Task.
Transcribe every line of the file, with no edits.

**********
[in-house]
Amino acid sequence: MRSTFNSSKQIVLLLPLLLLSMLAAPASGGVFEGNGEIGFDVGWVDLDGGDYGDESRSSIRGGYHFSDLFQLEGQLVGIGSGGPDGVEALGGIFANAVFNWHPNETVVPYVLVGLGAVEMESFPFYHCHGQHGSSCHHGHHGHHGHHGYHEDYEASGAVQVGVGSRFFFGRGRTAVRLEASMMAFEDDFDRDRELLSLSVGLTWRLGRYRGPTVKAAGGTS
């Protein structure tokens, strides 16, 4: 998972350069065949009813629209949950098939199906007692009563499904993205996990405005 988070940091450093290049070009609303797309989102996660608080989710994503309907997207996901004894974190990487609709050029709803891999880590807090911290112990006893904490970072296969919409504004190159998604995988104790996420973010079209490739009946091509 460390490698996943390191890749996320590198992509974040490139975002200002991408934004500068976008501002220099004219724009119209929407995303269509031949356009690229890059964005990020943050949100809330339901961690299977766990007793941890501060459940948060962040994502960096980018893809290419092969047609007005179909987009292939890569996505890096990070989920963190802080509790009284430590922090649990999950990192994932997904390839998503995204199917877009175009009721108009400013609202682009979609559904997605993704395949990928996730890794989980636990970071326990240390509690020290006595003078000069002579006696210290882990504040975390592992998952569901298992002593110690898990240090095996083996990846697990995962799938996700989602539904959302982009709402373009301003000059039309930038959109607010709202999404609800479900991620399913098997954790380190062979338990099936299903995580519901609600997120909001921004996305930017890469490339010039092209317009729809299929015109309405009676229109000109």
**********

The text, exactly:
[in-house]
Amino acid sequence: MRSTFNSSKQIVLLLPLLLLSMLAAPASGGVFEGNGEIGFDVGWVDLDGGDYGDESRSSIRGGYHFSDLFQLEGQLVGIGSGGPDGVEALGGIFANAVFNWHPNETVVPYVLVGLGAVEMESFPFYHCHGQHGSSCHHGHHGHHGHHGYHEDYEASGAVQVGVGSRFFFGRGRTAVRLEASMMAFEDDFDRDRELLSLSVGLTWRLGRYRGPTVKAAGGTS
């Protein structure tokens, strides 16, 4: 998972350069065949009813629209949950098939199906007692009563499904993205996990405005 988070940091450093290049070009609303797309989102996660608080989710994503309907997207996901004894974190990487609709050029709803891999880590807090911290112990006893904490970072296969919409504004190159998604995988104790996420973010079209490739009946091509 460390490698996943390191890749996320590198992509974040490139975002200002991408934004500068976008501002220099004219724009119209929407995303269509031949356009690229890059964005990020943050949100809330339901961690299977766990007793941890501060459940948060962040994502960096980018893809290419092969047609007005179909987009292939890569996505890096990070989920963190802080509790009284430590922090649990999950990192994932997904390839998503995204199917877009175009009721108009400013609202682009979609559904997605993704395949990928996730890794989980636990970071326990240390509690020290006595003078000069002579006696210290882990504040975390592992998952569901298992002593110690898990240090095996083996990846697990995962799938996700989602539904959302982009709402373009301003000059039309930038959109607010709202999404609800479900991620399913098997954790380190062979338990099936299903995580519901609600997120909001921004996305930017890469490339010039092209317009729809299929015109309405009676229109000109």